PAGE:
Monday, 5 August 2013

What's in a Name?

A couple of weeks ago, Les and I drove back from Parkes along the back roads, as you do when you are retired and have all the time in the world. The trip took me on roads I’d never been on before, and through towns (or tiny little villages, to give them their correct description) I’d never heard of, let alone visited. It was a really pretty trip, but it got me thinking. There should be a regulation that insists that they (those mysterious people who do these things) include on town signs an explanation of how the town name came about.

what sort of rock would be cranky?
I love words, and as an extension to that, names. It interests me how much a name can influence how I think about something, without me even knowing what that thing is. I love finding out how names come to be.
this is the view at Cranky Rock - sort of what I expected
But getting back to our trip back from Parkes (named after Sir Henry Parkes, because he visited once).  Since I am the navigator, and as I said, we were on roads I’d never been on before, I had to rely on a map. The only map I had on hand was not very detailed, but good enough – how lost can you get, and we had a full tank of fuel? First stop after Canowindra (Aboriginal word, I’d been there before, and know how to pronounce it) was Mandurama (another Aboriginal word, don’t know how to pronounce it, didn’t know where it was, but the signs were there). All good so far.
But from Mandurama, I needed to get us to Barry (can pronounce it, but why on earth would there be a town called Barry?). Hadn’t heard of it before. Didn’t have a clue which direction it would be in. Thought for sure there would be a sign to point us in the right direction. No such luck.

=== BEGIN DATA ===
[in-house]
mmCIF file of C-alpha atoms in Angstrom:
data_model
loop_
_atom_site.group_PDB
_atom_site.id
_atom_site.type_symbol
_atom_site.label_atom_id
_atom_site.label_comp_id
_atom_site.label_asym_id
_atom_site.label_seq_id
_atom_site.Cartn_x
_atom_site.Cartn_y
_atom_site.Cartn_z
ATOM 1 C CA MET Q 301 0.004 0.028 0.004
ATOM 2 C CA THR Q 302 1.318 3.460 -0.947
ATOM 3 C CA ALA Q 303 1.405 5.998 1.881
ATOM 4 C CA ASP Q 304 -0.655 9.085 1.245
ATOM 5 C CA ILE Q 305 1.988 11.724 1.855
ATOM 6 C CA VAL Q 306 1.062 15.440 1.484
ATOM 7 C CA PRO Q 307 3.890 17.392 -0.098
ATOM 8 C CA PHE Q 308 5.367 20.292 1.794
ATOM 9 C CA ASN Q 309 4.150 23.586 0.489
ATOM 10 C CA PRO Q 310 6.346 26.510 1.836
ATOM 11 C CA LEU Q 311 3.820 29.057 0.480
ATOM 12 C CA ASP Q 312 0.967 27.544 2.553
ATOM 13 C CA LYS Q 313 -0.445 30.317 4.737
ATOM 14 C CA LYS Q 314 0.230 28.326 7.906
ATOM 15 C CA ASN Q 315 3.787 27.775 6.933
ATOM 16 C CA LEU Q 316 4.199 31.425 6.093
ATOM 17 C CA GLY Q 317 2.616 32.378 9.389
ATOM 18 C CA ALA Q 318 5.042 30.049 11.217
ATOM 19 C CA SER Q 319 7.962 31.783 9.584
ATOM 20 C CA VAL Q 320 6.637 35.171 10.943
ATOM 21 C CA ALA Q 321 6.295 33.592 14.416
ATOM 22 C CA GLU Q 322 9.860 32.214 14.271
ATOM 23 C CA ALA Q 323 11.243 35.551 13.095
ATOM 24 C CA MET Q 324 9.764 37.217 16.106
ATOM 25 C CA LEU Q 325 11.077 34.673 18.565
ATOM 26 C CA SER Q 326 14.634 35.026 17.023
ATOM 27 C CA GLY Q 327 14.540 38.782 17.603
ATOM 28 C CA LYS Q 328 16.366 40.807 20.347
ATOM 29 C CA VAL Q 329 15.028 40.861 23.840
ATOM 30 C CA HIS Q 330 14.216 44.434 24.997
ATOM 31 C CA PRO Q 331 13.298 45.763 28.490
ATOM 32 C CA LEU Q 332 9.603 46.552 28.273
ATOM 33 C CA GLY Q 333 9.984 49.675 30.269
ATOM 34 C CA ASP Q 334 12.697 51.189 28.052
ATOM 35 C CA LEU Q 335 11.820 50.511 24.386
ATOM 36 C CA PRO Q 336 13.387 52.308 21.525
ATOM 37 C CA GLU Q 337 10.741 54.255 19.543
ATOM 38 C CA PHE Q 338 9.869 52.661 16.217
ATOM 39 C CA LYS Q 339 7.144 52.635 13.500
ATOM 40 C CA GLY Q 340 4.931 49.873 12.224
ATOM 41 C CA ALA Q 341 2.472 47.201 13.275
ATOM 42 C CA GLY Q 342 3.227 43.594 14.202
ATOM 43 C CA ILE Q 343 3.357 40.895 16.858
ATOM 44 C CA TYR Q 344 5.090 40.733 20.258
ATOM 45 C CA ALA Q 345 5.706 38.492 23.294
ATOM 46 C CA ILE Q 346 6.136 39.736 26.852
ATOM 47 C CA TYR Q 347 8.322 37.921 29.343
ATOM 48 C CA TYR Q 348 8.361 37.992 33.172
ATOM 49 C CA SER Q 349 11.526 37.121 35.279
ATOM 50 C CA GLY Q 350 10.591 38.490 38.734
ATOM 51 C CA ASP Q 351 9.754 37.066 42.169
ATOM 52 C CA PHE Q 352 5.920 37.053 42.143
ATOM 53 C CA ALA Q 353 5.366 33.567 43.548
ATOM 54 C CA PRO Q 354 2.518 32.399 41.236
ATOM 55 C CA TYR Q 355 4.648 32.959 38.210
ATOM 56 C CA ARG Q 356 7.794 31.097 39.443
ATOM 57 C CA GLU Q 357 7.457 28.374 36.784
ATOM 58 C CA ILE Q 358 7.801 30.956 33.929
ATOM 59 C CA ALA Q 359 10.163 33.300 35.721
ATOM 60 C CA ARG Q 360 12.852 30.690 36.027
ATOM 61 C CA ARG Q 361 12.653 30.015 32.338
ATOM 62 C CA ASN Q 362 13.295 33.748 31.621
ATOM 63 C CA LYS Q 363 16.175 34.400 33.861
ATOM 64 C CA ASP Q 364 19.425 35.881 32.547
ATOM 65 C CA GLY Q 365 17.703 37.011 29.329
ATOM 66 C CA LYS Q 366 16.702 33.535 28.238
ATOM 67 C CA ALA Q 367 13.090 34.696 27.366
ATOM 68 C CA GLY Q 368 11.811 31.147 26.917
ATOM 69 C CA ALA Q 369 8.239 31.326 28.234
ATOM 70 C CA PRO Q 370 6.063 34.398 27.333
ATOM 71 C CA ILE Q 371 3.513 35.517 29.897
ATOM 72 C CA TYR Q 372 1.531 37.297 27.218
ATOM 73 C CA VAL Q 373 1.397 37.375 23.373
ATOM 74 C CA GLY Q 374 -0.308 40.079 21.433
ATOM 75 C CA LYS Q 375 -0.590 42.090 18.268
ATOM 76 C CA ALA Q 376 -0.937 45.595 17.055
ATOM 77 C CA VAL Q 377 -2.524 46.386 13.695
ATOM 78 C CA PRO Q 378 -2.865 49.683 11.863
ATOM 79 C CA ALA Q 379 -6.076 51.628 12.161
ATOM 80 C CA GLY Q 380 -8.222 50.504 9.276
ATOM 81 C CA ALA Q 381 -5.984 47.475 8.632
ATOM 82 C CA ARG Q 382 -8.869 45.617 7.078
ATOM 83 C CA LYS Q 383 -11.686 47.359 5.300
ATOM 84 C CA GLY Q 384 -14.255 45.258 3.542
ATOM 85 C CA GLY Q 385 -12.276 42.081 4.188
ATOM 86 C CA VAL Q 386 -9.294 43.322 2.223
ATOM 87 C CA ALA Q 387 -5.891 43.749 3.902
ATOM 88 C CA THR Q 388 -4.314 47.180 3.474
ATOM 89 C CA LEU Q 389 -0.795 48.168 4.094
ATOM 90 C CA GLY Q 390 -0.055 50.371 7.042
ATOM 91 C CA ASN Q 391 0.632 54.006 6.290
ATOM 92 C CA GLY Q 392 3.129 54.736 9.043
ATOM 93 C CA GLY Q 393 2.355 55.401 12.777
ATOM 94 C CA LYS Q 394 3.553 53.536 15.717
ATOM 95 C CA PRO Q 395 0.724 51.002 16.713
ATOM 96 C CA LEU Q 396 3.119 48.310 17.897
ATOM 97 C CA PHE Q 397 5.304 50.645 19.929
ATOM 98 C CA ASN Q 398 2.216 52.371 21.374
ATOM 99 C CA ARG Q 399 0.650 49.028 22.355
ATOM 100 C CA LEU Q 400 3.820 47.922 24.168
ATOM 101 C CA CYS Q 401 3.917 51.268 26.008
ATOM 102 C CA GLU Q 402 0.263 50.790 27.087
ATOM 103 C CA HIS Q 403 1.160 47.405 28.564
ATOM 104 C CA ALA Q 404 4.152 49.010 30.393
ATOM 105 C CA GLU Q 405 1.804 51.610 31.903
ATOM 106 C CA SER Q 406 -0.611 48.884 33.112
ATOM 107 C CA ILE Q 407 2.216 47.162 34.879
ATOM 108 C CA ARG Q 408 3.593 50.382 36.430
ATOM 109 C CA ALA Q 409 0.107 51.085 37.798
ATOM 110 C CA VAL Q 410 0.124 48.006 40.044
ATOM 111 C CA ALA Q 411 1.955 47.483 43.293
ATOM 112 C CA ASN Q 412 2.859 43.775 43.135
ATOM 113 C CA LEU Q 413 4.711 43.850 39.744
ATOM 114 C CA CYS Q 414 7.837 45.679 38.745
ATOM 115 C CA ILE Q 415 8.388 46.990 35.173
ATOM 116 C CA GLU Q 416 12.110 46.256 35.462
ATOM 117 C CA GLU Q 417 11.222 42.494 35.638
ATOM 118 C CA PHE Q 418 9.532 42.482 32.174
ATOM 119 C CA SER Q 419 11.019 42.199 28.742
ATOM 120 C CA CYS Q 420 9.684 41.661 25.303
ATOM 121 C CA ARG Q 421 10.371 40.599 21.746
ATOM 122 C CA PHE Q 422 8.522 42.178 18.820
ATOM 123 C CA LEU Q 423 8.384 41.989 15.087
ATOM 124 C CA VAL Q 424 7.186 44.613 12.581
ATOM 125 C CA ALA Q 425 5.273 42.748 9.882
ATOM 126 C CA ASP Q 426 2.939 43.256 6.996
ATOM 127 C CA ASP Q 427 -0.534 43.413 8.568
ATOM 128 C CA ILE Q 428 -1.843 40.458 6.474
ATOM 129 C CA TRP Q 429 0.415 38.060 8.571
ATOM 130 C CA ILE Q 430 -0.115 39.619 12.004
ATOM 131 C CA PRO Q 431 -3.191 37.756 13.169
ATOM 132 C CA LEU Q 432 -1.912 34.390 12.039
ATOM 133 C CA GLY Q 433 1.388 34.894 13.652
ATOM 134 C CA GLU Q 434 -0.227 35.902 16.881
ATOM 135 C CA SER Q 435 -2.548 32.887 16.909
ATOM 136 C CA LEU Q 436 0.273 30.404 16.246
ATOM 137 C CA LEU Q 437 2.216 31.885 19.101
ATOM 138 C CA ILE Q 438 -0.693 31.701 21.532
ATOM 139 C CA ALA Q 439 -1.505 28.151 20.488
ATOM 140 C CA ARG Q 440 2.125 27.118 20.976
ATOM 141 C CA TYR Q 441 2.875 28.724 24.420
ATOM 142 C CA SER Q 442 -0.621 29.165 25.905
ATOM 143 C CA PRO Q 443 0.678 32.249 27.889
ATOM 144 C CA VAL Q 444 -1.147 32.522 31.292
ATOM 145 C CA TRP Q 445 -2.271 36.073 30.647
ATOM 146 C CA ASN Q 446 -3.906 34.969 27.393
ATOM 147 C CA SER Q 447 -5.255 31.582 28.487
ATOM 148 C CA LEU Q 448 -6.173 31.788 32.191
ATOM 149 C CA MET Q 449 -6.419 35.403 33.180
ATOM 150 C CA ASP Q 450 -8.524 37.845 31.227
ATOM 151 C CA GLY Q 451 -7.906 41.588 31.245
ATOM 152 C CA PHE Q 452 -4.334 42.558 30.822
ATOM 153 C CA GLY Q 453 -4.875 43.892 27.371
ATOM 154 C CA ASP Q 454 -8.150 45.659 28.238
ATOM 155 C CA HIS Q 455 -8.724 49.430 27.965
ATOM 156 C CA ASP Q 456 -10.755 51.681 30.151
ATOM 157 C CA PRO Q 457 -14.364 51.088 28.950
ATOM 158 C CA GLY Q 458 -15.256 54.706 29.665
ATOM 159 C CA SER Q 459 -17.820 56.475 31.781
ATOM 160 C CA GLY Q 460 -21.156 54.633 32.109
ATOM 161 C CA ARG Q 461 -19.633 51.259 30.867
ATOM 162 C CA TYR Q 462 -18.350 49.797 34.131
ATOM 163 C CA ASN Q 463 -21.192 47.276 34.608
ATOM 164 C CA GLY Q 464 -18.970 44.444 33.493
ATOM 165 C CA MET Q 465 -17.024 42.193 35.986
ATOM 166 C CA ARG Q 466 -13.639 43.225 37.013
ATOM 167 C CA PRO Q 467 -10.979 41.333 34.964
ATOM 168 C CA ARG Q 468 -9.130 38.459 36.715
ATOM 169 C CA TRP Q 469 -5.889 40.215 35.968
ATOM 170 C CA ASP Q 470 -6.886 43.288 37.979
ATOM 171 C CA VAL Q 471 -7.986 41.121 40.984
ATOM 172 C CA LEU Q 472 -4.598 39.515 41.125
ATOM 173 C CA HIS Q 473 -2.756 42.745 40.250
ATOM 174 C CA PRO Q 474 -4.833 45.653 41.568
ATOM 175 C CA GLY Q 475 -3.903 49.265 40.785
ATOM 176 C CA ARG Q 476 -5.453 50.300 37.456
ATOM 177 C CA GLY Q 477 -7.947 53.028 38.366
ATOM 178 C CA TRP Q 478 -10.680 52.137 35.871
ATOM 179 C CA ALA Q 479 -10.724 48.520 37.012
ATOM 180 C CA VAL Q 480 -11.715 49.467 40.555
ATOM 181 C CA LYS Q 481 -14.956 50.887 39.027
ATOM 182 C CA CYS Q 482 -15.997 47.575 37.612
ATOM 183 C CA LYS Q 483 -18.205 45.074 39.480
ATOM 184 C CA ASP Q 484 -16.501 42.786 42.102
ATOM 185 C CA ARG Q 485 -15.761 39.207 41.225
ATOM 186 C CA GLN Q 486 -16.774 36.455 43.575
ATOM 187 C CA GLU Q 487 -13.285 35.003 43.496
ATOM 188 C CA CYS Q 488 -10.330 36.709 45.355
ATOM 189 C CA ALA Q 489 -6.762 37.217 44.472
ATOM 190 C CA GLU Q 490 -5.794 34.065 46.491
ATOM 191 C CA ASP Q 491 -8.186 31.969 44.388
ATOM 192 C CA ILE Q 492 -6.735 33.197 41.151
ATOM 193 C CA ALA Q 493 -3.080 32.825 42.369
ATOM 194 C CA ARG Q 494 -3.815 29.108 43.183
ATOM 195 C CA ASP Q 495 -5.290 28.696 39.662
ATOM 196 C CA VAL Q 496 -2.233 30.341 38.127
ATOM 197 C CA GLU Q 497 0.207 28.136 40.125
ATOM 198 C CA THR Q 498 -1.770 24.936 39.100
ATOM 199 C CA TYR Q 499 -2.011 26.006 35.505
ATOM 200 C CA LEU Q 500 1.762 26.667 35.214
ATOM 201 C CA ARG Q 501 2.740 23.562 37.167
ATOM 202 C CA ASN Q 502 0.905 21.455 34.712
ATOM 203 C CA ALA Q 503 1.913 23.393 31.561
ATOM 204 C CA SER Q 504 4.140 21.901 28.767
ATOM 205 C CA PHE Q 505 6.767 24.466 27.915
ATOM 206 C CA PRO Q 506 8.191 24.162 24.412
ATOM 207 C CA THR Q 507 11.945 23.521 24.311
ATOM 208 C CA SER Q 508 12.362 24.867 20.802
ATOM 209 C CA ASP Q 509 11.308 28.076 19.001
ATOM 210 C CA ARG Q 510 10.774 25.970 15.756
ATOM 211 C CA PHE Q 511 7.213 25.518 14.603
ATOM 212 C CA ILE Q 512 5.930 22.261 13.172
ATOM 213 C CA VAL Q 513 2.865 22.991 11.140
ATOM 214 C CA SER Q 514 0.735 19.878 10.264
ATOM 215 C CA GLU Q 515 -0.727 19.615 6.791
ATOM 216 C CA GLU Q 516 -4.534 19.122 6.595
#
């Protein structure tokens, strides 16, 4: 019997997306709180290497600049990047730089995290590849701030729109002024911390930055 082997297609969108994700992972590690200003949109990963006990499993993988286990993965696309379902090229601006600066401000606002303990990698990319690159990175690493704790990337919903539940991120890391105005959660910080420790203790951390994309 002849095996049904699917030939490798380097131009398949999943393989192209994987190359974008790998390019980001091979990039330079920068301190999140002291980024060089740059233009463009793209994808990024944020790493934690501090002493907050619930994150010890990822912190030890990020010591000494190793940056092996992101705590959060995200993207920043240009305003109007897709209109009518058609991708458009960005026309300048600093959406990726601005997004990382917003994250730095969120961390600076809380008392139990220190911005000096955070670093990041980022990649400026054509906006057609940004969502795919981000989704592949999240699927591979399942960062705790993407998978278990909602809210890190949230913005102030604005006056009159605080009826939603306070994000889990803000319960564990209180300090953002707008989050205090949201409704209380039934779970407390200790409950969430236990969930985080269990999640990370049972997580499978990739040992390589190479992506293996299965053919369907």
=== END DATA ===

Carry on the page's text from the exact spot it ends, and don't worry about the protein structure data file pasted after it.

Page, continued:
But there was a sign for Neville. Why on earth would there be a town called Neville? Did the townsfolk have a falling out with Barry and become Neville fans? What are the chances I’d be on the right track towards Barry if I directed us to Neville? Turns out, pretty good.

Neville is, in fact, on the way to Barry, when driving west to east. Who knows why they (those mysterious people again) chose Barry to put on the map, but not Neville. The villages are much alike, as their names suggest. They are both VERY small. Neither has anything in particular to make it stand out. Except for the fact that they have names that are not really thought of as town names.
In fact, what else other than a person would be called Barry or Neville? I don’t think I’ve heard of anyone calling even a pet by either of those names.  But the names were very effective in setting my expectations for those villages. And the villages lived up to those expectations.

Chifley Dam - named for Ben Chifley
who lived in Bathurst

How often does that happen? For people as well as for things. I’ve heard of people who had a name picked out for their child, then changed their minds once the child was born, because “he just didn’t look like a Barry”. If they had named him Barry, would that have affected what sort of person he became?
The opposite is also true, though. There is talk around at the moment of changing the names of things as some people may find the current names offensive. One in this area is a road called “Curly Dick Road”. Sure, I had a little chuckle to myself when I saw it, but it is just a name (the road has lots of bends, and a man called Dick killed himself driving too fast around those bends). And it doesn’t change how the road is used. Why change it? Changing the name of something like that doesn’t change the thing.
What is my point? I’m not sure, really. Maybe it is just that I find names, and where they come from, and the way they affect how I think of things, fascinating.
By the way, according to Wikipedia (and I believe everything it says), Barry is probably named after a Caleb Barry who was the former bank manager of Blayney. I’m still searching for a reason for Neville.

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